The prophet Muhammad: a simple guide to his life
THE PROPHET MUHAMMAD: A SIMPLE GUIDE TO HIS LIFE
- The Life of the Prophet
- The Prophet in the Quran
- The Personality of the Prophet of Islam
- The Prophetic Wisdom
- The Policy of the Prophet
- The Prophet of Islam and other Prophets
- Sunnah Hudaybiya
- The Prophetic Mission
- The Prophet as a Model
- The Finality of Prophethood
- Trusting Human Nature
- Studying the Prophet’s Life in the Light of his Message
- The Power of Peace
- Prophetic Guidance for the Modern Age
The Life of the Prophet
The Prophet of Islam, Muhammad ibn Abdullah ibn Abdul Muttalib, who was born in Makkah in 570 A.D. and died in Madinah in 632 A.D. received the prophethood at the age of forty. We give here a brief sketch of his life.
Muhammad, may peace be upon him, was still in his mother’s womb when his father Abdullah died. A few years after his birth, his mother too passed away. In accordance with the ancient Arab custom, he was looked after by a Bedouin woman, Haleema Sadia. Being an orphan, he was taken charge of by his grandfather, Abdul Muttalib.
After the latter’s death, Muhammad’s uncle, Abu Talib, who was a merchant, became his guardian. The Prophet accompanied him on certain trading journeys.
At the age of twenty-five he married a Makkan widow, Khadijah bint Khowailid, who was forty years old at the time.
When the Prophet was forty years old, he received his first revelation from God, in the cave of Hira near Makkah, where he often used to go in search of solitude.
It was here that the Angel Jibril (Gabrial) came to him for the first time and gave him the good tidings that God had chosen him as His Prophet.
The first few verses revealed to him on this occasion form part of chapter 96, titled ‘The Clot’ in the Quran.
The Quran was not revealed in the form of a book, all at once, but in parts, very gradually over a period of 23 years. Extraordinary arrangements were made for the preservation of the Quran from the very first day of its revelation.
Whenever any part of the Quran was to be revealed, Jibril (Gabrial) would visit the Prophet and recite the relevant verses to him. He would first of all commit them to memory, then dictate them to his scribes, so that they could be preserved for posterity.
The Prophet possessed an excellent memory, but being unable to read and write, he appointed a number of his companions as “transcribers of revelation.” One or the other transcriber always remained in his company so that he could immediately write down the passages of the Quran as soon as they were revealed.
The Prophet took such great care in this matter that even during such a critical and precarious journey as that of emigration, he was accompanied by a scribe, Abu Bakr. Along with other necessary items he always kept pen and paper with him in order that the revealed passages could immediately be recorded.
Another special arrangement made along with their preservation in writing was the memorizing of the verses by most of the companions. These memorized verses were then recited daily in their prayers.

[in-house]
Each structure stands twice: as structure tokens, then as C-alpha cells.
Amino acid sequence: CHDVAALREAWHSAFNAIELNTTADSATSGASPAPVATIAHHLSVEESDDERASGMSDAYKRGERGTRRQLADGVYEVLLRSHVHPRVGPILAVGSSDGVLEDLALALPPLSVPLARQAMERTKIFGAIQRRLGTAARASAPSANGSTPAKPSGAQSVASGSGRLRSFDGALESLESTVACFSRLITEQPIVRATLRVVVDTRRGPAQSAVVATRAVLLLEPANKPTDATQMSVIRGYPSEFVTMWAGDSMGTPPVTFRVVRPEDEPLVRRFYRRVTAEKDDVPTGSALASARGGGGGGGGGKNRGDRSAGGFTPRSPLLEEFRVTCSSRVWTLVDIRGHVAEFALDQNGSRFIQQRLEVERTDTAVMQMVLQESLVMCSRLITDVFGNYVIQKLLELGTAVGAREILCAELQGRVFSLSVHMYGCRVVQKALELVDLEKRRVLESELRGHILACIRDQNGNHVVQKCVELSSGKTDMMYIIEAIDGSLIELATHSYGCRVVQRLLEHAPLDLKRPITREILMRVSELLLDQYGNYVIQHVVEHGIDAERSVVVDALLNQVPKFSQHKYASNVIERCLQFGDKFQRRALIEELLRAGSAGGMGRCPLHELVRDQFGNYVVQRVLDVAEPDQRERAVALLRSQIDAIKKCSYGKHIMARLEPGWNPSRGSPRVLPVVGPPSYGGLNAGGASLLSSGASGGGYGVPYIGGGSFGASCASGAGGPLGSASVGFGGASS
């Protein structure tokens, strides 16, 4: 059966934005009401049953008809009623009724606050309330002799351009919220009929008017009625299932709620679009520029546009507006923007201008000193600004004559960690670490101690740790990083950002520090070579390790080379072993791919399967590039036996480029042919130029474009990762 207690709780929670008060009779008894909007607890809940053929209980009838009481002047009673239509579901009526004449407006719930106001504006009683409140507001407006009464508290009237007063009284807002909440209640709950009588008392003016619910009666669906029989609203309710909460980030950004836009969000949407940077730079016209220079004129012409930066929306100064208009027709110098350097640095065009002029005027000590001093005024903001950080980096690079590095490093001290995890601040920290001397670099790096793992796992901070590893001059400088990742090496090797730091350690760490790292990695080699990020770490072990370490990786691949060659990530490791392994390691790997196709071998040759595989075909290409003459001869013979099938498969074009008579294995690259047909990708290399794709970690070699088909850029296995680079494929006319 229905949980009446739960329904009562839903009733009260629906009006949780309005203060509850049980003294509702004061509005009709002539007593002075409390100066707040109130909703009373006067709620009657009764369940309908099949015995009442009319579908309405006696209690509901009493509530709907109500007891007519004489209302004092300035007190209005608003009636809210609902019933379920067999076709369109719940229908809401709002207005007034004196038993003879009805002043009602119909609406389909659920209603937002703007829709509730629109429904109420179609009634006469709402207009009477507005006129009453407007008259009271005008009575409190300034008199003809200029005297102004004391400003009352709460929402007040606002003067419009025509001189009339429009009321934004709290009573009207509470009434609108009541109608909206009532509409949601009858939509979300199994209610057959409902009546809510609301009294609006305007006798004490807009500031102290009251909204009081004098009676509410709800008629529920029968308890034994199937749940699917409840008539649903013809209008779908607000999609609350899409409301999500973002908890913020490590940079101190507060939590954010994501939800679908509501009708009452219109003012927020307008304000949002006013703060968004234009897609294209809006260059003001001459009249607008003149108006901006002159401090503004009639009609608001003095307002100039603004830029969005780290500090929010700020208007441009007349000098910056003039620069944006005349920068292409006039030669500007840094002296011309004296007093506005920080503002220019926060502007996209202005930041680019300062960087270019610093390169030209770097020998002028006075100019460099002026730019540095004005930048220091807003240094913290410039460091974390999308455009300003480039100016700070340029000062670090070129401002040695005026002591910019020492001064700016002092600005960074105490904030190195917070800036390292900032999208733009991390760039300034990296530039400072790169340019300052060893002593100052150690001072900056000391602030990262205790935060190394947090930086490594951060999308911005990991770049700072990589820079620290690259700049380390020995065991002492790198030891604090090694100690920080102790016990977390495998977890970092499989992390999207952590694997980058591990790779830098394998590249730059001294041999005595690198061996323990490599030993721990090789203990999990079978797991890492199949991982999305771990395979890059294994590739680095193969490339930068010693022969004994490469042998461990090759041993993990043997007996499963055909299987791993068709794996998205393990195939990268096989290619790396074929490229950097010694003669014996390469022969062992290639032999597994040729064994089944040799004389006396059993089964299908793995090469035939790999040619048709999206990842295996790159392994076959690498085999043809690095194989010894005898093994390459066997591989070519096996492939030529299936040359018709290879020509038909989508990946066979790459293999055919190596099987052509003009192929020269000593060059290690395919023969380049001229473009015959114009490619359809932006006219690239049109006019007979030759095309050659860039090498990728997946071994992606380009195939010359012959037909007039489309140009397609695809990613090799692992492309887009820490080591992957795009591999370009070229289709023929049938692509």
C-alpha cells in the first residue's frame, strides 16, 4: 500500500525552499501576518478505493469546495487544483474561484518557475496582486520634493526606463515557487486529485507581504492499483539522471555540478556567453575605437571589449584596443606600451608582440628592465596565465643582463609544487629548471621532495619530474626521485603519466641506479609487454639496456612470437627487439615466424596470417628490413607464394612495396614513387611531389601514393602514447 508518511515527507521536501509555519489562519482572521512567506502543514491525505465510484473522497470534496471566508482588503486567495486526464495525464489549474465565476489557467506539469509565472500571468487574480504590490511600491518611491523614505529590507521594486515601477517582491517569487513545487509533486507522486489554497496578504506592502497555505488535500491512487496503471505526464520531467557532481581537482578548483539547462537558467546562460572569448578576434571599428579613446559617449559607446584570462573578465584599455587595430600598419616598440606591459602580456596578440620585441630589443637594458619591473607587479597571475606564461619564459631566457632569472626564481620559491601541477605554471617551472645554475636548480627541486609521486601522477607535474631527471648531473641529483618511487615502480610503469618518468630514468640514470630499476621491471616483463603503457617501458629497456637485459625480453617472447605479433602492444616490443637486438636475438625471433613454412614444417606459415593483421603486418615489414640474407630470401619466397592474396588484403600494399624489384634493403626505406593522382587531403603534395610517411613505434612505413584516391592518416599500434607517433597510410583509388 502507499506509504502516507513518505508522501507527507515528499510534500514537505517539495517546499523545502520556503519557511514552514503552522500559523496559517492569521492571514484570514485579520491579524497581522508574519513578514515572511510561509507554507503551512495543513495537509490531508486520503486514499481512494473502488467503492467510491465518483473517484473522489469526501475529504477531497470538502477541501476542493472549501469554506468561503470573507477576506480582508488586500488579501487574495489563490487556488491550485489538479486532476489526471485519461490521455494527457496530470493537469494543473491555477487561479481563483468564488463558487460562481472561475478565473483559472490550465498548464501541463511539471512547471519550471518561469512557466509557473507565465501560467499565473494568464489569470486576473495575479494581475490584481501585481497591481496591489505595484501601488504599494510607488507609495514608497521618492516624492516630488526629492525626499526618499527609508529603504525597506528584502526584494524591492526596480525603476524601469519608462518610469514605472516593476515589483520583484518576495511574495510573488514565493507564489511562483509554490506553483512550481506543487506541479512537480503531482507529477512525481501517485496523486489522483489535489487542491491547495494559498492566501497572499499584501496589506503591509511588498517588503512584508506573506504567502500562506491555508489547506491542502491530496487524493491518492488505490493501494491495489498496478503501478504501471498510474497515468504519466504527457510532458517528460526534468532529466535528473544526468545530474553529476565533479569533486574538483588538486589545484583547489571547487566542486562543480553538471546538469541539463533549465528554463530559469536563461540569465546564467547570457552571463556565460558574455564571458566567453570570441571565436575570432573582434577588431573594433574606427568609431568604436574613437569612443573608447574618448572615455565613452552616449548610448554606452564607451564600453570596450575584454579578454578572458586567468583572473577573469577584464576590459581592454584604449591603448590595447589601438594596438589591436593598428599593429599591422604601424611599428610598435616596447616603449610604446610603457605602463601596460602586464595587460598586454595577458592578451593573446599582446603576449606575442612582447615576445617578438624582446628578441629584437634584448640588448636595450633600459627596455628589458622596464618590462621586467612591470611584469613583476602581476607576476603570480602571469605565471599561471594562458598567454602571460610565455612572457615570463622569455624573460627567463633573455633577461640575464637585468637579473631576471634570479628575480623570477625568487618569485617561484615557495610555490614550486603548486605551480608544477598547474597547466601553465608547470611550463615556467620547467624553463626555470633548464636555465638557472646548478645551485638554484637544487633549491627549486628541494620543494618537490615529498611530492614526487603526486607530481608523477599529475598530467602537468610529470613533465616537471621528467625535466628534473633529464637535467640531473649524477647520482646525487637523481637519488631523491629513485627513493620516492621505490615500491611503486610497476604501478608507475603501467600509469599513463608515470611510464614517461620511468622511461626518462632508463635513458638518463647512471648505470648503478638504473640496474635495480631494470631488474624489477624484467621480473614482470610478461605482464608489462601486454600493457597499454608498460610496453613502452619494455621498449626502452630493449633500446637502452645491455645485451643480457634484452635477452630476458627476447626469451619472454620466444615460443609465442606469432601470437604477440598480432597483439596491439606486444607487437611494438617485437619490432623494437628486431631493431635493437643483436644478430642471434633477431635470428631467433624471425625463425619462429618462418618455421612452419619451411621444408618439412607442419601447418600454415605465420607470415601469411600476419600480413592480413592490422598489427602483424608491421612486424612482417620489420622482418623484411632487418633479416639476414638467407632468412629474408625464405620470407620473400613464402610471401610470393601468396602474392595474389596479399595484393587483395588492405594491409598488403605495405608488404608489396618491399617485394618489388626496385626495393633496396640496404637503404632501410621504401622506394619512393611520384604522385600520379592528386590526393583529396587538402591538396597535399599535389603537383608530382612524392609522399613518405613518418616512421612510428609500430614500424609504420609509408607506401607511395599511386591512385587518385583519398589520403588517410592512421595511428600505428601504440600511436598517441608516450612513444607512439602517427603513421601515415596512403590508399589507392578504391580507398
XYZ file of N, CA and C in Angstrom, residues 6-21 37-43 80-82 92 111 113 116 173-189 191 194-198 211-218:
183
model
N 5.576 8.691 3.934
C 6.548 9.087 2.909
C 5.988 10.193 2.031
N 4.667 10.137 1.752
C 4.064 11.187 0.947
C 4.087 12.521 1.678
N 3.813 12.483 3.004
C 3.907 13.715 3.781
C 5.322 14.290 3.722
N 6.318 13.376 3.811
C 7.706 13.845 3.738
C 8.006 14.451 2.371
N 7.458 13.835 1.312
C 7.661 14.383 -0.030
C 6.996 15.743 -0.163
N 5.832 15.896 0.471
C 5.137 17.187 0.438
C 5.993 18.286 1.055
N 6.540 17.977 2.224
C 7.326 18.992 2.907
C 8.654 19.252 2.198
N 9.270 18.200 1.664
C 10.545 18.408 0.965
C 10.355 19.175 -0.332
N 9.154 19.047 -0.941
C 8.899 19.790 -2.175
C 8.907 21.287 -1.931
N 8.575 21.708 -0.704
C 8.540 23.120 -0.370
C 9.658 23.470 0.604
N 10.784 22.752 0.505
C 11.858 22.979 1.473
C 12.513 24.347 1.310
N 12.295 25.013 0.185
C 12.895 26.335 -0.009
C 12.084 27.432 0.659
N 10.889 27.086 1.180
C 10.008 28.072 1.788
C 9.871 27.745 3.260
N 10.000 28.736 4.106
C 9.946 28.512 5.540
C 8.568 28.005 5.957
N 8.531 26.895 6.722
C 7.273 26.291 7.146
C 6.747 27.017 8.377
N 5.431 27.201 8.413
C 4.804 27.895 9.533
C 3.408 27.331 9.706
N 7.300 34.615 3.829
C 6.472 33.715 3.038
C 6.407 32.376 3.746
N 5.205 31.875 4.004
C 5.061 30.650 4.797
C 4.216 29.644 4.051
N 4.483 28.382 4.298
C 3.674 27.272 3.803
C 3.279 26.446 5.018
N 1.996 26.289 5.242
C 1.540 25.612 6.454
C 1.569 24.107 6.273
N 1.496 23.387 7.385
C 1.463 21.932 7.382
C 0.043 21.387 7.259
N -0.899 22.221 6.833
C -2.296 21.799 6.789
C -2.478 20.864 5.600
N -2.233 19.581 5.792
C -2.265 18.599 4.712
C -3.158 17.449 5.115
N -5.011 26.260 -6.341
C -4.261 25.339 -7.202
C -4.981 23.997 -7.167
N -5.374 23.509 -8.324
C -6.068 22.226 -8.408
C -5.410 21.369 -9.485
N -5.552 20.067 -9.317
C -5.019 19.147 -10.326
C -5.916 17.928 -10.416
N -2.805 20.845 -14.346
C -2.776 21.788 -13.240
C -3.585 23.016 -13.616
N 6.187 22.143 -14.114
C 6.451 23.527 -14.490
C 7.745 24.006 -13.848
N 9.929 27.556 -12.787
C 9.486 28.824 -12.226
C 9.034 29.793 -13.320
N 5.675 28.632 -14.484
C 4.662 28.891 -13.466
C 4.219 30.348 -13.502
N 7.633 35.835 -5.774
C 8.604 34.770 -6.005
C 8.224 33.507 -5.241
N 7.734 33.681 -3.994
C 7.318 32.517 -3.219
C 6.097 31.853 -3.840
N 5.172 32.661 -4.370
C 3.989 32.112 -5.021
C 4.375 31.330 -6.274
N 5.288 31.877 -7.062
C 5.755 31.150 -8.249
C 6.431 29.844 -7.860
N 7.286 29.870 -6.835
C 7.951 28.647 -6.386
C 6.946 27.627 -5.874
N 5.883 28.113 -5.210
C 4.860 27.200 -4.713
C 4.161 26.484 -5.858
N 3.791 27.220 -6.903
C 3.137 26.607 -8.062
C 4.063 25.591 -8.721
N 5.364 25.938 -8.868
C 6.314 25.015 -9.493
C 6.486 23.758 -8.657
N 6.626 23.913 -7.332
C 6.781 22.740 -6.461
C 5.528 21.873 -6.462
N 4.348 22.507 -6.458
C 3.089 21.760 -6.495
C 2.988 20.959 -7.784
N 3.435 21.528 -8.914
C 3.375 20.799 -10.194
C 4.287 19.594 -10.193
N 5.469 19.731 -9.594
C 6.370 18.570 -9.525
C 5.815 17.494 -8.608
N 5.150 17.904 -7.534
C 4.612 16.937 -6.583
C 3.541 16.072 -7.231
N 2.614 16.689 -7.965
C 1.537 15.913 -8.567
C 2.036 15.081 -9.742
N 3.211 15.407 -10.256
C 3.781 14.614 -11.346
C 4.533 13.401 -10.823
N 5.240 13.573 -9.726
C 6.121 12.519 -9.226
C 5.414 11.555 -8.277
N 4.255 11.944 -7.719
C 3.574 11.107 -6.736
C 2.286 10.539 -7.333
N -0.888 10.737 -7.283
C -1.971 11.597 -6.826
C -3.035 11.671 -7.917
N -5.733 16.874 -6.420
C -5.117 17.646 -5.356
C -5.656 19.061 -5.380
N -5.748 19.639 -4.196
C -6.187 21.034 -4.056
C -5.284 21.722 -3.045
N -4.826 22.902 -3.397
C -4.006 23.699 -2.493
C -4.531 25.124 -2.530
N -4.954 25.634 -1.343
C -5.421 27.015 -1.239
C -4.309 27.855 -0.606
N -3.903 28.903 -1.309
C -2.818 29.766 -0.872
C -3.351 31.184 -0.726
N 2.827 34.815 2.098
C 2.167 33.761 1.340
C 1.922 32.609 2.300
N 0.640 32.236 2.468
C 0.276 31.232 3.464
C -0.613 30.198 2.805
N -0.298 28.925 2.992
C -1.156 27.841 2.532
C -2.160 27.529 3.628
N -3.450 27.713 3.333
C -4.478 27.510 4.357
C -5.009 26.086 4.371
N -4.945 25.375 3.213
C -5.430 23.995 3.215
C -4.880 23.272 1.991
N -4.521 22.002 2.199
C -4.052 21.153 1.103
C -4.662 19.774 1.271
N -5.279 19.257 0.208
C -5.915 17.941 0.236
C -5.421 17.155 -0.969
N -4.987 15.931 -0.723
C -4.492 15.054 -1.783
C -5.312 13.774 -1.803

In this way the preservation of the Quran was simultaneously being done in two fool-proof ways.
When the entire Quran had been revealed, Jibril (Gabrial) came to the Prophet and recited the entire scriptures from the opening chapter to the last, (titled ‘Men’), in exactly the same order in which they exist today. The Prophet then recited the entire Quran in this revised order to his companions.
A large number of them, who had already memorized the entire Quran in its initial order, now adhered to the new arrangement. They used to recite the Quranic verses again and again in their daily prayers and at the same time read out passages to others.
In this way the Quran was compiled during the life of the Prophet, and to this day it has remained in the same form.
Subsequently the first Caliph, Abu Bakr, had this compilation prepared in the form of a bound volume. Gradually, copies of it were circulated to all the provincial centers.
After Muhammad received the prophethood, his lifestyle changed completely. He stopped going to the cave of Hira and engaged himself fully in the communication of the message he had received from God.
At that time, idolatry being prevalent in Makkah, the Prophet began to tell people that idolatry was the practice of empty rituals.
The true religion was the worship of one God, obedience to His commands alone, and a life lived in accordance with His will.
He stressed that the idolatrous religions would not be acceptable in the Hereafter; only to monotheism would any value be attached. The true monotheists would be rewarded by God with heaven in the Hereafter.
His method of propagating the true faith (dawah) consisted mostly of reciting a passage from a part of the Quran to the people (madu). Sometimes he would go to a place where people had gathered and would say: “O people, say there is no Being worthy of worship save God and you will be successful.”
In this way the Prophet continued to communicate the message of monotheism to the idolaters around him.
In the beginning the Prophet adopted the method of conveying the message privately to people at an individual level.
About three years later he began publicly to invite people to accept monotheism. It was then that he met with opposition.
At that time the Makkans as well as other tribes of Arabia had adopted idolatry as a religious practice.
They apprehended that the Prophet wanted them to abandon the religion of their ancestors and follow a new religion.
But this was something they could never tolerate. In that case it was but natural for them to oppose the message of monotheism.